OSCAR-WINNING actress Joan Fontaine, who starred in two of Alfred Hitchcock’s greatest movies, has died at the age of 96.
Fontaine, the sister of fellow Oscar winner Olivia de Havilland, passed away peacefully in her sleep at her home in Carmel, California, on Sunday morning, according to a longtime friend.
The actress hit stardom – and won lasting recognition – playing a naive wife in Hitchcock’s films Suspicion and Rebecca.
Fontaine’s pale, soft features and frightened stare made her ideal for melodrama and she was a major star for much of the 1940s.
She appeared in more than 30 movies, including the title part in Jane Eyre alongside Orson Welles, and in Max Ophuls’ historical drama Letter from an Unknown Woman. She was also in films directed by Billy Wilder and Fritz Lang. Fontaine once said:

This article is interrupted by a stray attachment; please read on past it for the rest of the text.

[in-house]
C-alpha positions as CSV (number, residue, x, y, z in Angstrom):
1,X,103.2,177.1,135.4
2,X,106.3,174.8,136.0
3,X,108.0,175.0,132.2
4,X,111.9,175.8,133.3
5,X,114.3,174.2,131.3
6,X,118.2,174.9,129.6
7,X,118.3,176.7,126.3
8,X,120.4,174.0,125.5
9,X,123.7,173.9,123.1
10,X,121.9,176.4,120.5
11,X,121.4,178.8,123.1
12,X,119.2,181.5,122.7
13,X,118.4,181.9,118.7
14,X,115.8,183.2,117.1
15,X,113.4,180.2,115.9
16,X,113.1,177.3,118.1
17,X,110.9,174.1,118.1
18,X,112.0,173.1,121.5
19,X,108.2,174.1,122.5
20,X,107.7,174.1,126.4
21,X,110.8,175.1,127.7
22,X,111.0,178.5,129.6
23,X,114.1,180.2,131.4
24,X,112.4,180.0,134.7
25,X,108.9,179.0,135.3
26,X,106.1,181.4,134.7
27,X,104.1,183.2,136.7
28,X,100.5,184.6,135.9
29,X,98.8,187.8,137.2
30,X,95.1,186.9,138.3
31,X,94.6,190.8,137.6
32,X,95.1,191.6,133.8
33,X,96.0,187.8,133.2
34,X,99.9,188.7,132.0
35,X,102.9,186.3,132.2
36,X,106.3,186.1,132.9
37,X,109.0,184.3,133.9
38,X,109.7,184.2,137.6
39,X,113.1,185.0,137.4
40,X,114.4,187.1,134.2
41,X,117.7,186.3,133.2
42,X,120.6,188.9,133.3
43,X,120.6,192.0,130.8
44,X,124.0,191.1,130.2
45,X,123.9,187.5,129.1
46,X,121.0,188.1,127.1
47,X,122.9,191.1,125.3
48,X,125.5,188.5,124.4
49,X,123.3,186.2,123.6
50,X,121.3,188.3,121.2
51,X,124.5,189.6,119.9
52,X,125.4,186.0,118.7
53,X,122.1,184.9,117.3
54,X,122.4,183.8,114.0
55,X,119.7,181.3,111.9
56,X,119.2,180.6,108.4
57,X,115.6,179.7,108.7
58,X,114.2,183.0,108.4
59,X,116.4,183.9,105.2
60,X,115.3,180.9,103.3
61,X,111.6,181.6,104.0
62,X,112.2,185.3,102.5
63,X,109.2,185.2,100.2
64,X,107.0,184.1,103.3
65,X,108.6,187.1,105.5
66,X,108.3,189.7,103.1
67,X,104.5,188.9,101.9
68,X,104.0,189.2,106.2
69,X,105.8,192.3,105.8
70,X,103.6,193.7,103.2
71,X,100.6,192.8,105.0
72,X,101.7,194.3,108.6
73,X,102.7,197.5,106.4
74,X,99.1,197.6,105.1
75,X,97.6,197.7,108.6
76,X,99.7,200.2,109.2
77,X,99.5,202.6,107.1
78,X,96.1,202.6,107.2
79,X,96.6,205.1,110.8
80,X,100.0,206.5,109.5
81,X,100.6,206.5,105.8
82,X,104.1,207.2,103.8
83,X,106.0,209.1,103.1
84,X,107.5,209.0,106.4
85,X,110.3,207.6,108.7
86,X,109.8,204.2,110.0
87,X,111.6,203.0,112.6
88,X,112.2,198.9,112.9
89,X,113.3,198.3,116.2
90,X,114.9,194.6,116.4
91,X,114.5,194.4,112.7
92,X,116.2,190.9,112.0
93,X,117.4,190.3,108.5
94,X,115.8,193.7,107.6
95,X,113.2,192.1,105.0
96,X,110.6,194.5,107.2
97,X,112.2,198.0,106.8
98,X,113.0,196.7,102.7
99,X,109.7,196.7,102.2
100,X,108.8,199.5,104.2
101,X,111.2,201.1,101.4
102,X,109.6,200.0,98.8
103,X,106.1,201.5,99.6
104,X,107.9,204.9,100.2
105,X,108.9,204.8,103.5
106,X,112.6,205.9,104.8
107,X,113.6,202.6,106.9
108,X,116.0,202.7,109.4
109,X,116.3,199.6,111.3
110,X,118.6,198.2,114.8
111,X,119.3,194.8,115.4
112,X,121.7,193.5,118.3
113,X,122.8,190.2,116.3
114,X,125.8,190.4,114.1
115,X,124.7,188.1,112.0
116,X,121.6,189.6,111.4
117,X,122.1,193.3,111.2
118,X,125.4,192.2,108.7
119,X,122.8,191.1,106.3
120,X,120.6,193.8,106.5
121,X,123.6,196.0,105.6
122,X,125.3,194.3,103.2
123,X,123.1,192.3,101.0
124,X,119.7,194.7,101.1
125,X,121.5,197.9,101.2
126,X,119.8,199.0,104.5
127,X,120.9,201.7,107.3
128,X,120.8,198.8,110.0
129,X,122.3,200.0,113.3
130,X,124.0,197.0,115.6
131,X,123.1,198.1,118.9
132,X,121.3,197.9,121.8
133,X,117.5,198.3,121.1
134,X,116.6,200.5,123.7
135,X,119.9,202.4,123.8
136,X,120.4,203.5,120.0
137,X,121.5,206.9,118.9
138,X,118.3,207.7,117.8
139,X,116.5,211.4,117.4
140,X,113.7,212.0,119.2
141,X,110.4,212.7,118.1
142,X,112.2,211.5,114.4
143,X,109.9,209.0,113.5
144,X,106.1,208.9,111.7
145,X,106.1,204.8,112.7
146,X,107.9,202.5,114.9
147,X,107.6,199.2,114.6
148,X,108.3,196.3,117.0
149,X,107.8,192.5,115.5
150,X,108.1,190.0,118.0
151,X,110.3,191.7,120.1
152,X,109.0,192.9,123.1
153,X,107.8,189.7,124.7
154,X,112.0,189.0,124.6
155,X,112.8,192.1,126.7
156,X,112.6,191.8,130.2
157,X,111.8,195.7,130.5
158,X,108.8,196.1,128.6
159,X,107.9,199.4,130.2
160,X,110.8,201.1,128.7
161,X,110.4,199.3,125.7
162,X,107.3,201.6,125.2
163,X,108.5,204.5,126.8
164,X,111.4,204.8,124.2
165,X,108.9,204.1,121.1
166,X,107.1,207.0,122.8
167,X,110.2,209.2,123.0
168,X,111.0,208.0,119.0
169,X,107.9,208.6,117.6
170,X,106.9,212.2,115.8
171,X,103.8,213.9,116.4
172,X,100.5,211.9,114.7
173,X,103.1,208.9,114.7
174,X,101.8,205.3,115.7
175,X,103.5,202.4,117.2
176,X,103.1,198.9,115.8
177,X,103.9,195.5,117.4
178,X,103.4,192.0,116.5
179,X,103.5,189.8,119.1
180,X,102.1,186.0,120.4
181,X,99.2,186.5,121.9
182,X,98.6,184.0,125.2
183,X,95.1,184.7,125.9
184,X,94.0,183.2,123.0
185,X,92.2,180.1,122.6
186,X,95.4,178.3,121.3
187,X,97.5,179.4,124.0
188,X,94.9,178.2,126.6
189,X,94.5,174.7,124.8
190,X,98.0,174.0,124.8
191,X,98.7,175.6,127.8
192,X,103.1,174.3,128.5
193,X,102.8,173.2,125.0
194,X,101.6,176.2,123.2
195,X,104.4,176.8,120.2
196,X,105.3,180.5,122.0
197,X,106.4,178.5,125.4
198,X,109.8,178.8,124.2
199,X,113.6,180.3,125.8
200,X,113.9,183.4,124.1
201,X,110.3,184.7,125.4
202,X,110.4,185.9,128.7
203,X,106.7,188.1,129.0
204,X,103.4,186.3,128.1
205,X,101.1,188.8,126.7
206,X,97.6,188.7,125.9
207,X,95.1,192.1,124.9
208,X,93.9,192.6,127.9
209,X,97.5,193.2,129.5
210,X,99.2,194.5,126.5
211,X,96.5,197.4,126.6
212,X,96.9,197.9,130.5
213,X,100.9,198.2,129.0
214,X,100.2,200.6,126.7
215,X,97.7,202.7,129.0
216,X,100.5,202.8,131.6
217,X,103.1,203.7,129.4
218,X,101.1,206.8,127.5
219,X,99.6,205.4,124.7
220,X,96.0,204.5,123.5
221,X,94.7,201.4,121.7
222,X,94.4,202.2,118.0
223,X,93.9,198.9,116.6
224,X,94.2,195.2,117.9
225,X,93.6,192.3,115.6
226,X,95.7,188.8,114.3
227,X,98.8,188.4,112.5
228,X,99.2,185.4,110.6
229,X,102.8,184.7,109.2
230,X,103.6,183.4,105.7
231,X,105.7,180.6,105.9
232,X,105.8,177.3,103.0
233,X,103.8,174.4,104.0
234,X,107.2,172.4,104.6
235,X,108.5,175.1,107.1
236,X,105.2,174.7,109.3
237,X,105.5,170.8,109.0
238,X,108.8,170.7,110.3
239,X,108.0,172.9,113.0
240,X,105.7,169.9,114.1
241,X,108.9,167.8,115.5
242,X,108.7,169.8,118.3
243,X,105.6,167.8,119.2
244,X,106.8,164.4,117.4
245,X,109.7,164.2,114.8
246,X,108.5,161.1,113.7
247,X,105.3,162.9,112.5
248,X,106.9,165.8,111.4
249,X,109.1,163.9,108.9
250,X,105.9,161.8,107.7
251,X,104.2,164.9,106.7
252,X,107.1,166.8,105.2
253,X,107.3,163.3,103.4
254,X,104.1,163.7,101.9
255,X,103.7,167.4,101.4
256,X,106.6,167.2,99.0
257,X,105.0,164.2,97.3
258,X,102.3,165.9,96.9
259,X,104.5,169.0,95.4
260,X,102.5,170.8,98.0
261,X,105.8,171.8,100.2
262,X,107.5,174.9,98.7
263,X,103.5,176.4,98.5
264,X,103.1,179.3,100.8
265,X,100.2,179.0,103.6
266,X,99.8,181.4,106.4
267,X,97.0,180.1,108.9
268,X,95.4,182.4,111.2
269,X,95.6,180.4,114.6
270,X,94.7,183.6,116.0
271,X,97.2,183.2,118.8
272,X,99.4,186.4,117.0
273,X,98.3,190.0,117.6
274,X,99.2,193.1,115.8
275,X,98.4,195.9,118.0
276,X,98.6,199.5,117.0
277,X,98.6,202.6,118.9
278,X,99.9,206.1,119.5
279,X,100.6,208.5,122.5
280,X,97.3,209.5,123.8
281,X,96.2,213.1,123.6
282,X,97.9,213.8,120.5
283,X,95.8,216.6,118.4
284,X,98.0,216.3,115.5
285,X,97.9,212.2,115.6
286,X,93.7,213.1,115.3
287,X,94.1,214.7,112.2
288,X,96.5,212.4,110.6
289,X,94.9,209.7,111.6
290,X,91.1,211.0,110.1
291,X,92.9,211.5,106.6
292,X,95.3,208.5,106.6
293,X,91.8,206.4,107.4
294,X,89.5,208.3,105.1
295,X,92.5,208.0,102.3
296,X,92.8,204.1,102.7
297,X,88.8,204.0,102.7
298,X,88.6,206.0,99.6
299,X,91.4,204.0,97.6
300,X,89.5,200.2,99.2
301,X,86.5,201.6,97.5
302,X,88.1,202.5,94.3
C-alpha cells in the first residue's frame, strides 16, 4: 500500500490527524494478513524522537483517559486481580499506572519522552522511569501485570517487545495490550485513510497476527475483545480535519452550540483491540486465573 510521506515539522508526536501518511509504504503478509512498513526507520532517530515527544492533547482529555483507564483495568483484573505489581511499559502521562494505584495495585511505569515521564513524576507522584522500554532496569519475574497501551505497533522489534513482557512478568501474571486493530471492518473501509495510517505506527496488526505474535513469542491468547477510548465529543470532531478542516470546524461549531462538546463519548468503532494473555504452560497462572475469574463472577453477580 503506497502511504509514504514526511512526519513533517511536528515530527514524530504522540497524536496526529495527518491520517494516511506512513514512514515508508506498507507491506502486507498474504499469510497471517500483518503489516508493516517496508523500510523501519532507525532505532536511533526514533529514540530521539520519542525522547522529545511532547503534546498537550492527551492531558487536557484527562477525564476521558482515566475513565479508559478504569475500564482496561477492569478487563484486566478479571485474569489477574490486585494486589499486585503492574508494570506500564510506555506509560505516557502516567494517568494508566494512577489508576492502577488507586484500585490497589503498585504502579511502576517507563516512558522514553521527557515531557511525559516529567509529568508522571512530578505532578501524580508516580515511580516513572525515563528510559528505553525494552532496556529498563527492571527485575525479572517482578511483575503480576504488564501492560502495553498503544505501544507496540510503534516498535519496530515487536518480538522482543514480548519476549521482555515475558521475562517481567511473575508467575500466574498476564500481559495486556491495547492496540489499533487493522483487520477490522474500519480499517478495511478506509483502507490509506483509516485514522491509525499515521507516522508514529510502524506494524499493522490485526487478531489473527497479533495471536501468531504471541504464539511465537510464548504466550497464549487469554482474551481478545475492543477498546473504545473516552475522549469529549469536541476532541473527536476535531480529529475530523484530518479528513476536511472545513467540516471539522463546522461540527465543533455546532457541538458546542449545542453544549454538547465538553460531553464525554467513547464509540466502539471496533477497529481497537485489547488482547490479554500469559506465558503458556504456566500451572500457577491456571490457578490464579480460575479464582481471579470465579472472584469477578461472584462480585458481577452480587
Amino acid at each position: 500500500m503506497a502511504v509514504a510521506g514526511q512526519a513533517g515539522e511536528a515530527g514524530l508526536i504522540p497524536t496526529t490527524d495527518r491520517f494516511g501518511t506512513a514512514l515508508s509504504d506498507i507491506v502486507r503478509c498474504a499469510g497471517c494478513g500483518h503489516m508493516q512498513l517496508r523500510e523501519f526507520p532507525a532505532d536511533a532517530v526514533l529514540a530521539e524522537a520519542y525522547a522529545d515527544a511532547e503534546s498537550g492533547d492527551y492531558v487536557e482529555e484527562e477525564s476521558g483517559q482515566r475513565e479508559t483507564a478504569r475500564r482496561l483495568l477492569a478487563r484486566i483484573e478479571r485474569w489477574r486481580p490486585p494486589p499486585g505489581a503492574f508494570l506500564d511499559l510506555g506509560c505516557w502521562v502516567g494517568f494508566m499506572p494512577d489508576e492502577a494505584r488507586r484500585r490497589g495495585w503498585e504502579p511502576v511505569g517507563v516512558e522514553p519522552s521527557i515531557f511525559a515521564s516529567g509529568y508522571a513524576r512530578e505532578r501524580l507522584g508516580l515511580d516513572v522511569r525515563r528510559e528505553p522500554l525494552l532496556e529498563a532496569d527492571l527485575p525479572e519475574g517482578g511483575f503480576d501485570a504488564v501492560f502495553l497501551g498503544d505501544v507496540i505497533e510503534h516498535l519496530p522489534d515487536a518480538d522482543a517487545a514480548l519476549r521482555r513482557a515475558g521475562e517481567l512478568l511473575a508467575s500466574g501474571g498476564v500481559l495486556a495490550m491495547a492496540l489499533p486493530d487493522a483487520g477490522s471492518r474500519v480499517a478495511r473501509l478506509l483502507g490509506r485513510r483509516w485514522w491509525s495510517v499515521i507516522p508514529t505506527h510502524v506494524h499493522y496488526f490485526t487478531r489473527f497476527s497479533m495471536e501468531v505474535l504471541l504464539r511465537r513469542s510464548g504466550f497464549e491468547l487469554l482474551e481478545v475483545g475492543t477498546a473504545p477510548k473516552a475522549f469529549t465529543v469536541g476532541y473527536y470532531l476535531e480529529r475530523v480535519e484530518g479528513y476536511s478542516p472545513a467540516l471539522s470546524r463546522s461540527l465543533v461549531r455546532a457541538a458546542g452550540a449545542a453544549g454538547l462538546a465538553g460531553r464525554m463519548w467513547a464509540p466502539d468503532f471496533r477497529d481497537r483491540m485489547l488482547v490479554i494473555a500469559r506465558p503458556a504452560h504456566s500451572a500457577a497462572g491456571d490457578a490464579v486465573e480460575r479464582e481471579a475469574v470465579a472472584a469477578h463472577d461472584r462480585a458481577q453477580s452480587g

You know, I’ve had a helluva life. Not just the acting part. I’ve flown in an international balloon race. I’ve piloted my own plane. I’ve ridden to the hounds. I’ve done a lot of exciting things.
Hundreds applied for the lead female role in Rebecca, based on Daphne du Maurier’s gothic best-seller about haunted Maxim de Winter and the dead first wife — the title character — he obsesses over. With Laurence Olivier as Maxim, Fontaine as the unsuspecting second wife and Judith Anderson as the dastardly housekeeper Mrs. Danvers, “Rebecca” won the Academy Award for best picture and got Fontaine the first of her three Oscar nominations.
Hitchcock’s Suspicion, released in 1941, and featuring Fontaine as the timid woman whose husband (Cary Grant) may or may not be a killer, brought her a best actress Oscar and dramatized one of Hollywood’s legendary feuds, between Fontaine and de Havilland, a losing nominee for Hold Back the Dawn.
Here she is in Rebecca: